Loneliness, social relations and health and wellbeing in deprived communities

Kearns, A. , Whitley, E. , Tannahill, C. and Ellaway, A. (2015) Loneliness, social relations and health and wellbeing in deprived communities. Psychology, Health and Medicine, 20(3), pp. 332-344. (doi: 10.1080/13548506.2014.940354) (PMID:25058303) (PMCID:PMC4697361)

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There is growing policy concern about the extent of loneliness in advanced societies, and its prevalence among various social groups. This study looks at loneliness among people living in deprived communities, where there may be additional barriers to social engagement including low incomes, fear of crime, poor services and transient populations. The aim was to examine the prevalence of loneliness, and also its associations with different types of social contacts and forms of social support, and its links to self-reported health and wellbeing in the population group. The method involved a cross-sectional survey of 4,302 adults across 15 communities, with the data analysed using multinomial logistic regression controlling for sociodemographics, then for all other predictors within each domain of interest. Frequent feelings of loneliness were more common among those who: had contact with family monthly or less; had contact with neighbours weekly or less; rarely talked to people in the neighbourhood; and who had no available sources of practical or emotional support. Feelings of loneliness were most strongly associated with poor mental health, but were also associated with long-term problems of stress, anxiety and depression, and with low mental wellbeing, though to a lesser degree. The findings are consistent with a view that situational loneliness may be the product of residential structures and resources in deprived areas. The findings also show that neighbourly behaviours of different kinds are important for protecting against loneliness in deprived communities. Familiarity within the neighbourhood, as active acquaintance rather than merely recognition, is also important. The findings are indicative of several mechanisms that may link loneliness to health and wellbeing in our study group: loneliness itself as a stressor; lonely people not responding well to the many other stressors in deprived areas; and loneliness as the product of weak social buffering to protect against stressors.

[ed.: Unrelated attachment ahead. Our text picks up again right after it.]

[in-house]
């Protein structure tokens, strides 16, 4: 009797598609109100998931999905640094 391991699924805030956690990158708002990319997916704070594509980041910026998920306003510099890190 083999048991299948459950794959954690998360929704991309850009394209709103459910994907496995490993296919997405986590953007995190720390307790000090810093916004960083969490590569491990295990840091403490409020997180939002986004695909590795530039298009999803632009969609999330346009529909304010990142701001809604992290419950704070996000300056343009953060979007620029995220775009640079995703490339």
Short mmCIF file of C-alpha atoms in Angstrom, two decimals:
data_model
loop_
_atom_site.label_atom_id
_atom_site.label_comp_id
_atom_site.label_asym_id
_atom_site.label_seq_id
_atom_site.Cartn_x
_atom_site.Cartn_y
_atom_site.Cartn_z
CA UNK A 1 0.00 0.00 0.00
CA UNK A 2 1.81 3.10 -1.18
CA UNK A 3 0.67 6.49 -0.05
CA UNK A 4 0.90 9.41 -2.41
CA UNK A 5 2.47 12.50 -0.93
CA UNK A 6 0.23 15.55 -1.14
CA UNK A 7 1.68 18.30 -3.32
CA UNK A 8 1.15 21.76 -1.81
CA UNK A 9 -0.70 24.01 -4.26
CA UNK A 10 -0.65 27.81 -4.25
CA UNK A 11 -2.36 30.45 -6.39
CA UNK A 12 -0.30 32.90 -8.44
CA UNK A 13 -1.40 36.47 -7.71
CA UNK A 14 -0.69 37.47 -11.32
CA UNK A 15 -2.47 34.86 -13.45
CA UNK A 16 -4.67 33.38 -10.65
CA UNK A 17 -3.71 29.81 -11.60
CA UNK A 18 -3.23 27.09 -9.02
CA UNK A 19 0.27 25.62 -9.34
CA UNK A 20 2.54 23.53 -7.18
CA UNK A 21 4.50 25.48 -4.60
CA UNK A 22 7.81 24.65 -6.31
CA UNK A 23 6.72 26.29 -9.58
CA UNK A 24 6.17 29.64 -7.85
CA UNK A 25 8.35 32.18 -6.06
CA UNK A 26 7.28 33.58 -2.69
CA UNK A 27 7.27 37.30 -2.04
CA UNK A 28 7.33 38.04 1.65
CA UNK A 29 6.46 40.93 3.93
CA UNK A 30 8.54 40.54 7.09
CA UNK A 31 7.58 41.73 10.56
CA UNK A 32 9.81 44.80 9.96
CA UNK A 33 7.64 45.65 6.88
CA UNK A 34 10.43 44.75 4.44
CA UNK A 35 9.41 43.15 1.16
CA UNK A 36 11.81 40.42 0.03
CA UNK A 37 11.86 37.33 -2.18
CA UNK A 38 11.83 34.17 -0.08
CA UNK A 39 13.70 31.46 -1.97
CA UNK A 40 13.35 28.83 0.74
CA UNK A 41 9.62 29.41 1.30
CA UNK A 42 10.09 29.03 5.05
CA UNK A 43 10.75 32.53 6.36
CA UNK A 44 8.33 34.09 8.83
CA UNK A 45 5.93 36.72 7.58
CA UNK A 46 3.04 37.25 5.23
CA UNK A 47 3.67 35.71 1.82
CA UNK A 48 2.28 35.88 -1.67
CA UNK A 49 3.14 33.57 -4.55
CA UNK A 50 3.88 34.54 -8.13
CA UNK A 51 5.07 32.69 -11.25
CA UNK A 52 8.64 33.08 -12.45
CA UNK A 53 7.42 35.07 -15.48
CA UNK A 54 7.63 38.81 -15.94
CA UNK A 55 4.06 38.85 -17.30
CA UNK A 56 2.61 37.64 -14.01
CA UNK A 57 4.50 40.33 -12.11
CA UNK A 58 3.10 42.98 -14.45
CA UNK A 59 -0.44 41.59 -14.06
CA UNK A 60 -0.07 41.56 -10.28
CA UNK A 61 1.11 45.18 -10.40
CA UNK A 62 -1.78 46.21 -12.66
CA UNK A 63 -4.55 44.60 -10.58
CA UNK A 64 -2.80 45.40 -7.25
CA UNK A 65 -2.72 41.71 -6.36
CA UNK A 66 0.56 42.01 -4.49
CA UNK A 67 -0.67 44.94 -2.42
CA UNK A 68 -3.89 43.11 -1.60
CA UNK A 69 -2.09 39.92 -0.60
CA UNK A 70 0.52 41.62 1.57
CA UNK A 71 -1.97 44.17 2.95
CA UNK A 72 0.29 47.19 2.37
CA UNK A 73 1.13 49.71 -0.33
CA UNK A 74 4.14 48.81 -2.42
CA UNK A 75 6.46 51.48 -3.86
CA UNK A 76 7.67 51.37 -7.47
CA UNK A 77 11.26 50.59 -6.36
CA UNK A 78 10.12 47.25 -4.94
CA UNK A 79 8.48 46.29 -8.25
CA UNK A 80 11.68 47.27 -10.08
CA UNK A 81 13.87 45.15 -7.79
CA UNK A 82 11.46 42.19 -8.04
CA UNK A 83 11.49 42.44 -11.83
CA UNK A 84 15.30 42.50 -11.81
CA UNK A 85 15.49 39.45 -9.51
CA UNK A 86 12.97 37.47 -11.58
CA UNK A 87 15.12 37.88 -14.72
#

Item Type:Articles
Glasgow Author(s) Enlighten ID:Ellaway, Dr Anne and Whitley, Dr Elise and Kearns, Professor Ade and Tannahill, Dr Carol
Authors: Kearns, A., Whitley, E., Tannahill, C., and Ellaway, A.
College/School:College of Medical Veterinary and Life Sciences > School of Health & Wellbeing > MRC/CSO SPHSU
College of Medical Veterinary and Life Sciences > School of Health & Wellbeing > Mental Health and Wellbeing
College of Social Sciences > School of Social and Political Sciences > Urban Studies
Journal Name:Psychology, Health and Medicine
Publisher:Taylor and Francis
ISSN (Online):1465-3966
Copyright Holders:Copyright © 2015 Taylor and Francis
First Published:First published in Psychology, Health and Medicine 20(3):332-344
Publisher Policy:Reproduced in accordance with the copyright policy of the publisher.

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Project CodeAward NoProject NamePrincipal InvestigatorFunder's NameFunder RefLead Dept
656631Neighbourhoods and HealthAnne EllawayMedical Research Council (MRC)MC_UU_12017/8IHW - MRC/CSO SPHU